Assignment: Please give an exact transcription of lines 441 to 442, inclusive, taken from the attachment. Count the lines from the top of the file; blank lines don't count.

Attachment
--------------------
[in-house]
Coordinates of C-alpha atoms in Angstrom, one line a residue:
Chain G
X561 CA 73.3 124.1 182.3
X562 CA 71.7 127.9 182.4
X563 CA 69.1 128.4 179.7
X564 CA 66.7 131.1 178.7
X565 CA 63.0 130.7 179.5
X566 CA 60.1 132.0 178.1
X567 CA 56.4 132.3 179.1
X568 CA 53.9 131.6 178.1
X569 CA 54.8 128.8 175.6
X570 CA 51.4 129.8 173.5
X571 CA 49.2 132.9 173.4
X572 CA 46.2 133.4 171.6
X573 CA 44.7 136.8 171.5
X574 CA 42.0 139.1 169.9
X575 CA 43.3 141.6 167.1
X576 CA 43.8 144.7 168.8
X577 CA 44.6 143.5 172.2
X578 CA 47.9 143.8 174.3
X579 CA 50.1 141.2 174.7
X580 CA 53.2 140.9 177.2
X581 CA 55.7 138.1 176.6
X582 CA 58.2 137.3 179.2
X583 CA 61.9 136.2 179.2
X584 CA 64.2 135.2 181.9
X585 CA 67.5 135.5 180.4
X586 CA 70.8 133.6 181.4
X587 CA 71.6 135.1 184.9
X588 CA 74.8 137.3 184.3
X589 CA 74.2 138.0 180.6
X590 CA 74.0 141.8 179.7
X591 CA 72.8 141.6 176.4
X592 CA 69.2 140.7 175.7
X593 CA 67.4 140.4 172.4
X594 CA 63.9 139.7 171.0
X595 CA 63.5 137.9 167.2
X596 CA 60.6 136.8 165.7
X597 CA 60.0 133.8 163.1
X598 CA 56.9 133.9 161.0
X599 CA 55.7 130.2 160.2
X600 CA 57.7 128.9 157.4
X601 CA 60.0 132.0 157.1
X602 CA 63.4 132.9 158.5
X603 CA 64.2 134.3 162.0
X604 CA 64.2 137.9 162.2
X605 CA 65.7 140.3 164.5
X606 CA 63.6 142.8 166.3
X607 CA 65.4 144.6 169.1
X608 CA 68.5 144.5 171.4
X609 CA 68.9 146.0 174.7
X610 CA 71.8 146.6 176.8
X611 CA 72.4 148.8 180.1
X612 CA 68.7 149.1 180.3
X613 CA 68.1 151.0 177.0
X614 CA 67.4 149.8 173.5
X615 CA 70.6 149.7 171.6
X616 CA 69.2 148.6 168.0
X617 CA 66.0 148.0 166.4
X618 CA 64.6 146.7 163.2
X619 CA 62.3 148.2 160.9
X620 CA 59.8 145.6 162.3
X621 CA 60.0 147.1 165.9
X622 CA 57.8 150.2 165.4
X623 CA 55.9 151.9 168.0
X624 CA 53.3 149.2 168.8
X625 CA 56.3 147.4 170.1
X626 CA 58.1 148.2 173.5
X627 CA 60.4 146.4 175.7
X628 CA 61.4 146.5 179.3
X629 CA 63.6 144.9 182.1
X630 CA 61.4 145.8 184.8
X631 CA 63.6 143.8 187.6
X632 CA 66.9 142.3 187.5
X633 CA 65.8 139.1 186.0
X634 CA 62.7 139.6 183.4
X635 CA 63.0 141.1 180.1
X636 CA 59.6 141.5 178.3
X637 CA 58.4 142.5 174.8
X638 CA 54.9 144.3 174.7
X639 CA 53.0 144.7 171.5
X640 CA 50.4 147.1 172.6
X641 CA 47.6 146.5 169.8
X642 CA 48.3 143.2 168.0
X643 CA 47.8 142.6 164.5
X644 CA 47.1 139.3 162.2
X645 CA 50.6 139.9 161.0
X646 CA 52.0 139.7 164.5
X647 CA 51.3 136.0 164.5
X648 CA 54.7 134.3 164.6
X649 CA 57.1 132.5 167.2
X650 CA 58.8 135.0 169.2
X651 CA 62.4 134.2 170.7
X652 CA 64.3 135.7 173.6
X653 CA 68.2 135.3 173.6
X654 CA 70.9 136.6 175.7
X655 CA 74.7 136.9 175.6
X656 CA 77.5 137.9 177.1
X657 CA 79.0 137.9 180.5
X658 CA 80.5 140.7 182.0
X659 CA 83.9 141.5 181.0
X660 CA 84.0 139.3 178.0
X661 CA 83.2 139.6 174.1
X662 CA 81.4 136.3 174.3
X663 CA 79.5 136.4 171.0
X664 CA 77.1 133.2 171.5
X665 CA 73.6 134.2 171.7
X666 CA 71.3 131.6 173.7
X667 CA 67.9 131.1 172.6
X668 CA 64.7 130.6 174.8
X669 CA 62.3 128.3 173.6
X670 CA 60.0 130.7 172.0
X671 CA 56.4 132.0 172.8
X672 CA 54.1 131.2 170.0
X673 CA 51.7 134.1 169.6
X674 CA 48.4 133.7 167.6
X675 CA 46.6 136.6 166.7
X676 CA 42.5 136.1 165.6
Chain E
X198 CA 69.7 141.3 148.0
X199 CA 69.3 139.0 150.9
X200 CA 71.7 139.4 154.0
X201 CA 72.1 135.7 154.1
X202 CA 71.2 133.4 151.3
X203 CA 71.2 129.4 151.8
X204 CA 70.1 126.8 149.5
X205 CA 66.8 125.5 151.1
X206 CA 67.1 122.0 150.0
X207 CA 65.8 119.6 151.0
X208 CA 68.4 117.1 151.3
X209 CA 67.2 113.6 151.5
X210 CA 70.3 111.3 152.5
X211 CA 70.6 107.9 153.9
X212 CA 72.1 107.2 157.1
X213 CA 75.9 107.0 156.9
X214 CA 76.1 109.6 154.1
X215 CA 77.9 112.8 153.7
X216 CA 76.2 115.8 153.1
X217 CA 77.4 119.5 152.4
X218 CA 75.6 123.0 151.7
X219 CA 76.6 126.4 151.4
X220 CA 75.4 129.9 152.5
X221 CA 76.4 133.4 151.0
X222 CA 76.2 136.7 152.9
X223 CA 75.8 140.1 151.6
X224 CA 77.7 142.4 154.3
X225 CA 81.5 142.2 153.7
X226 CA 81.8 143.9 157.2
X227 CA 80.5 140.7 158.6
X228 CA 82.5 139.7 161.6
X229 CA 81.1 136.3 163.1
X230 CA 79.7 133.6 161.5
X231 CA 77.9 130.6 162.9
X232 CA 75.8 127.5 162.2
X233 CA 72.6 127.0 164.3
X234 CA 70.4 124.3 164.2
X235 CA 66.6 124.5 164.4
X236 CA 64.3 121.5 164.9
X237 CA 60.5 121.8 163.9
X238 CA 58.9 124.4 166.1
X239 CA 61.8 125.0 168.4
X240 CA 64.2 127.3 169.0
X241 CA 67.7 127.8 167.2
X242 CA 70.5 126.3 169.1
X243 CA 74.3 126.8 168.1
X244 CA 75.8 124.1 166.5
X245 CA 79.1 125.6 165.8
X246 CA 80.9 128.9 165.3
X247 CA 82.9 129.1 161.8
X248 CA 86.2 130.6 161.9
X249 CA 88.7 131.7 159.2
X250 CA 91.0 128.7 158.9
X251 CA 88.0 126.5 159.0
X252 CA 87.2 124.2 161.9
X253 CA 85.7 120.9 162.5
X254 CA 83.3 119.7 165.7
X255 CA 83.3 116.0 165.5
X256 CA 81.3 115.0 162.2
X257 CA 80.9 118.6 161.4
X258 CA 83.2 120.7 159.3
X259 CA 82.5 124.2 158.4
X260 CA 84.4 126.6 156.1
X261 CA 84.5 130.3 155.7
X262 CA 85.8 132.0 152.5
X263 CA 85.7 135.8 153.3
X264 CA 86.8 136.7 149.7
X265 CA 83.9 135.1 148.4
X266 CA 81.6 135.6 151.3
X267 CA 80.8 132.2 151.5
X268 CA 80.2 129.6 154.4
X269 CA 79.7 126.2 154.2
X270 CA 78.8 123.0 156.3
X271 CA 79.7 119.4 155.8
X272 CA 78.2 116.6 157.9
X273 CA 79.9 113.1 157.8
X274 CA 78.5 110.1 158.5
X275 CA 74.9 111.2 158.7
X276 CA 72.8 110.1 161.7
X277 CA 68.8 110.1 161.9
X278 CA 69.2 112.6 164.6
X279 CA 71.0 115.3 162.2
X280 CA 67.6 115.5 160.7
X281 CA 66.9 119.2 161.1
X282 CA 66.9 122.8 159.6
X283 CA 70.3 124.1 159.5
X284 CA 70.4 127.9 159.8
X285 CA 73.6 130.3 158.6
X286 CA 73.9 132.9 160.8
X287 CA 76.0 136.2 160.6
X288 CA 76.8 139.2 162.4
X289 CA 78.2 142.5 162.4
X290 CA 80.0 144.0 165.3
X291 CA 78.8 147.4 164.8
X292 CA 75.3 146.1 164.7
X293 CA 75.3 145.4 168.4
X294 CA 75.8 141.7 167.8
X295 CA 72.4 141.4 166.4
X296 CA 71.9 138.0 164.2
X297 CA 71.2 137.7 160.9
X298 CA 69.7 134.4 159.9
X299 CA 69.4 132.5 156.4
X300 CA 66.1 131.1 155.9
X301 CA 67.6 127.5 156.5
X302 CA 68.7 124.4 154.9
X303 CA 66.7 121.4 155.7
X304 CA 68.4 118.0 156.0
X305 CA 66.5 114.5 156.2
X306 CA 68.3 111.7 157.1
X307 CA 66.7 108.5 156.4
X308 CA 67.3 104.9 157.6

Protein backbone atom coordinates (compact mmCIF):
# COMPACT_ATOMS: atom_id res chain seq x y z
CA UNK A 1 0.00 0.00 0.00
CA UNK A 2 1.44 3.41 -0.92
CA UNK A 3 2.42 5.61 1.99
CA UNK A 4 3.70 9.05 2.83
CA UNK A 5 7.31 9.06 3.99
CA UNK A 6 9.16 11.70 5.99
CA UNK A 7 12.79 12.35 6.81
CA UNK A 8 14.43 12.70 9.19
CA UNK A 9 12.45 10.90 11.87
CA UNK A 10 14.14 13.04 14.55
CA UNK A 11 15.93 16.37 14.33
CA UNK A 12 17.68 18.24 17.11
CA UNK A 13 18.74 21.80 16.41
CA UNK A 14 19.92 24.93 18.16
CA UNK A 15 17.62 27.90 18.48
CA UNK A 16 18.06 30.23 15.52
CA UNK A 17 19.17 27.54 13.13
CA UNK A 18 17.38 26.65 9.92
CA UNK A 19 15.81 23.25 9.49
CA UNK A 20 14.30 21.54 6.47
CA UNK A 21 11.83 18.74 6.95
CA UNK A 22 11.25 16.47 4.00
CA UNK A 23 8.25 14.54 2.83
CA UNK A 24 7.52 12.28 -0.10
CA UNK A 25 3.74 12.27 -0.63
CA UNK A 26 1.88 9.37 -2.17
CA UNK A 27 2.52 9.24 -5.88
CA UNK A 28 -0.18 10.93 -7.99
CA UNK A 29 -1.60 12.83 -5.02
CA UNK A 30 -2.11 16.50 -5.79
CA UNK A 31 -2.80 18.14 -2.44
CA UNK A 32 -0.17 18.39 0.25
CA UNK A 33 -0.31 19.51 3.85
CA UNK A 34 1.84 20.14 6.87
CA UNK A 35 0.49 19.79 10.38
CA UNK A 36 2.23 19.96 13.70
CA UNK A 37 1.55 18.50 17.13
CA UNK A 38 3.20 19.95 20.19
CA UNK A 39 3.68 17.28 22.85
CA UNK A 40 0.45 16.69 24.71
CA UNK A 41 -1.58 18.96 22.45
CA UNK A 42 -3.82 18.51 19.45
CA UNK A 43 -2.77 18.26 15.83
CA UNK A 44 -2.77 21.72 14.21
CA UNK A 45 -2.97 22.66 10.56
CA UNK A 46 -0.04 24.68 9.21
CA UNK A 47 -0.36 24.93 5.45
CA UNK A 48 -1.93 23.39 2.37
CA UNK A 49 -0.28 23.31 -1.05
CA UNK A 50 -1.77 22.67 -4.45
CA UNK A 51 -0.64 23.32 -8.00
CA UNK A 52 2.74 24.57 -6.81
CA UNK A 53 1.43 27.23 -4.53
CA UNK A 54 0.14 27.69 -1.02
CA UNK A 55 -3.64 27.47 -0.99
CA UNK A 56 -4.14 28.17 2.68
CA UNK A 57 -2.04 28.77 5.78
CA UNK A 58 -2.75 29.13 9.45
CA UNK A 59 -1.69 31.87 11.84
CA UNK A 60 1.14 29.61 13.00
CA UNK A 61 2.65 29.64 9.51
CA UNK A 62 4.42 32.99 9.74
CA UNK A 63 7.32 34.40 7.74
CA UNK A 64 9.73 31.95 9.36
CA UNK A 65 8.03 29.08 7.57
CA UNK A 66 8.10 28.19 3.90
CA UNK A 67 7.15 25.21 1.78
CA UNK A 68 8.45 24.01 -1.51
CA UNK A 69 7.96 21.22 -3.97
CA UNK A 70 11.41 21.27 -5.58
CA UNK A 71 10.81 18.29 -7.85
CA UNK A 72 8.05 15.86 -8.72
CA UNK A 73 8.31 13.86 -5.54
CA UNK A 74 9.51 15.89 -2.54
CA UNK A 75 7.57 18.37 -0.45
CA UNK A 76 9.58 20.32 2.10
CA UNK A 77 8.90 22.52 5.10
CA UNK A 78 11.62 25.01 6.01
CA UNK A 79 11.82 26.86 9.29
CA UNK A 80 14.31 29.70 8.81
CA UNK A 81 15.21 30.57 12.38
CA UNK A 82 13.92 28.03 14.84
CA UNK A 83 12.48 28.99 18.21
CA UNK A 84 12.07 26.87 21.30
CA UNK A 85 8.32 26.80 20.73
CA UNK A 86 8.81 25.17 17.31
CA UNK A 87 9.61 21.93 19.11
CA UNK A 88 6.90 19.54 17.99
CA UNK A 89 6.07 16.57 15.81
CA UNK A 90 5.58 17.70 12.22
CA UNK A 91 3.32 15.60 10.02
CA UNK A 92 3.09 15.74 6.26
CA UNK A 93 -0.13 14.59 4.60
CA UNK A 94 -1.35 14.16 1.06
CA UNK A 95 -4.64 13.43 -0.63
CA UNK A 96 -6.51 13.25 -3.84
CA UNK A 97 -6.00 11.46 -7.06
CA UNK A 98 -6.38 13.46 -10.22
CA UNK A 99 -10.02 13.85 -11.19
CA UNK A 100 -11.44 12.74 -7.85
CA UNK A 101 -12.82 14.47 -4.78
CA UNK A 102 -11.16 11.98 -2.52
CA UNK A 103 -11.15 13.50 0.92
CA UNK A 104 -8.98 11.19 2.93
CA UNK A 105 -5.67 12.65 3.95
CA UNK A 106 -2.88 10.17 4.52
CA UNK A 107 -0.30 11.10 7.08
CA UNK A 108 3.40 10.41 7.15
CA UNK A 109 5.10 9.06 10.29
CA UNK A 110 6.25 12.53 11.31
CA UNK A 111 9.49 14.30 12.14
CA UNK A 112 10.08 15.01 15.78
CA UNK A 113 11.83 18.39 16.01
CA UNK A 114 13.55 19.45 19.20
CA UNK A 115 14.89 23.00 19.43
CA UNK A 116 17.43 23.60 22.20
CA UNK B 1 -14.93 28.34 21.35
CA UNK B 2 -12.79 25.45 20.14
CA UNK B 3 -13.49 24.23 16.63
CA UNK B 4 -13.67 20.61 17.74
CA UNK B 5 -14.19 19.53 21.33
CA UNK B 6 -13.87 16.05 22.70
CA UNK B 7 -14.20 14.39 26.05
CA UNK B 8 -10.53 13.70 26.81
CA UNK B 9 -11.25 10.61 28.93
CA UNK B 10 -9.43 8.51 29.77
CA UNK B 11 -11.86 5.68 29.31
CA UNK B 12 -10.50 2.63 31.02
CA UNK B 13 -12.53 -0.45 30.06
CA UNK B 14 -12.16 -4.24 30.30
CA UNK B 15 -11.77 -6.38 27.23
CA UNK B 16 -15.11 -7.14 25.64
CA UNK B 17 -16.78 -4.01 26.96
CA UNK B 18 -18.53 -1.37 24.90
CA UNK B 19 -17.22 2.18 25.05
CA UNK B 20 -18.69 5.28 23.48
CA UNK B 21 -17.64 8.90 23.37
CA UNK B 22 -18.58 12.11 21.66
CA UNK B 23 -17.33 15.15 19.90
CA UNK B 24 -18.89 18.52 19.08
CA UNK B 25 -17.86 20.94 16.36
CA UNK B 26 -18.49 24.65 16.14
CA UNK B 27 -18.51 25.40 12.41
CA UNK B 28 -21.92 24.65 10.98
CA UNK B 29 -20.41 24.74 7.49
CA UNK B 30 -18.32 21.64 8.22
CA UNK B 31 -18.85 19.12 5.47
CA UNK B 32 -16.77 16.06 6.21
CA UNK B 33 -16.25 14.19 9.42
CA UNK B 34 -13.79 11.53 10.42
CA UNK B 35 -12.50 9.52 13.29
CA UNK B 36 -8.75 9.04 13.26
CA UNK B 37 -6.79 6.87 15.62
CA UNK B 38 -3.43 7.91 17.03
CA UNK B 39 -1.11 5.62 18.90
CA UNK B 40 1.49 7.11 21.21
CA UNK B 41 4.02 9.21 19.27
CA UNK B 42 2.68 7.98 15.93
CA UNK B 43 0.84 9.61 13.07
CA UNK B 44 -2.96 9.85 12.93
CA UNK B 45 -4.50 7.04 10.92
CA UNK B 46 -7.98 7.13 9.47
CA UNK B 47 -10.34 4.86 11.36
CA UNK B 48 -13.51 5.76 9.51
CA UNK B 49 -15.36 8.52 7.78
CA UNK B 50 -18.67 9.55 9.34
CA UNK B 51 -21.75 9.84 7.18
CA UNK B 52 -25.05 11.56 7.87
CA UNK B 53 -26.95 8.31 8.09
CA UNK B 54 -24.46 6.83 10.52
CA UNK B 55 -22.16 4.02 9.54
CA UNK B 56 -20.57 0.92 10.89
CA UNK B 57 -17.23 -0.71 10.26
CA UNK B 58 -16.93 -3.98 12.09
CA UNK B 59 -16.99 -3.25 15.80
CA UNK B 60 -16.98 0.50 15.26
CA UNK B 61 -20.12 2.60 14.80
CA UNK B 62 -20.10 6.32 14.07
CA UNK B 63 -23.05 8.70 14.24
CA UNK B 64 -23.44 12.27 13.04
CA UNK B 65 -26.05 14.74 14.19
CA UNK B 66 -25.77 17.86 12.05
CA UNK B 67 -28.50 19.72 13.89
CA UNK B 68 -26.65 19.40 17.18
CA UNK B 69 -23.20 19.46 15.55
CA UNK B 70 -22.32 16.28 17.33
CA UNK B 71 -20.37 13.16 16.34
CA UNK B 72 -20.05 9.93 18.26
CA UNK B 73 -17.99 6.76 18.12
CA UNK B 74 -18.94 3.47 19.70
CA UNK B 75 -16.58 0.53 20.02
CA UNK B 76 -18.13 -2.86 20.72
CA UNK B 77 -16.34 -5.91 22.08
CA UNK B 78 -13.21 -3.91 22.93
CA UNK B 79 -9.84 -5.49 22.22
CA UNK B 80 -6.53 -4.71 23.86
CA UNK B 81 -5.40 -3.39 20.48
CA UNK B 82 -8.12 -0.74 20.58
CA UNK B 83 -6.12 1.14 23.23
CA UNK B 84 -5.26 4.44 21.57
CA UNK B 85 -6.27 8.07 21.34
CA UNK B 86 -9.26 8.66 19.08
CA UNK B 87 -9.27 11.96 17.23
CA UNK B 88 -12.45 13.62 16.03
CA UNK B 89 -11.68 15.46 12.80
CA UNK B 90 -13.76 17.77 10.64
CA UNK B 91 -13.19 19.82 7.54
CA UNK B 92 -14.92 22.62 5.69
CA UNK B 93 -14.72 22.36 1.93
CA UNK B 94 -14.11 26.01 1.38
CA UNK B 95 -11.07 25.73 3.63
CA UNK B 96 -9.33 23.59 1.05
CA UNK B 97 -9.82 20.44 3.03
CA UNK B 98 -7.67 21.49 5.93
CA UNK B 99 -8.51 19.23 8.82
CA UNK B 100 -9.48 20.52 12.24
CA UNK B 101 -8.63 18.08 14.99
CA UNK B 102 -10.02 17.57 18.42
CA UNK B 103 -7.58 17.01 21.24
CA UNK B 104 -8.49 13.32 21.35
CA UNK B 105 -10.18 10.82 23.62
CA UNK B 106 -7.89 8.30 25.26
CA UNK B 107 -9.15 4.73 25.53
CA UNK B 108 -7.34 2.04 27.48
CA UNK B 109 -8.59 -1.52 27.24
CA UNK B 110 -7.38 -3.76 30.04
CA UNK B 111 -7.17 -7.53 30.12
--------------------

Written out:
CA UNK B 92 -14.92 22.62 5.69
CA UNK B 93 -14.72 22.36 1.93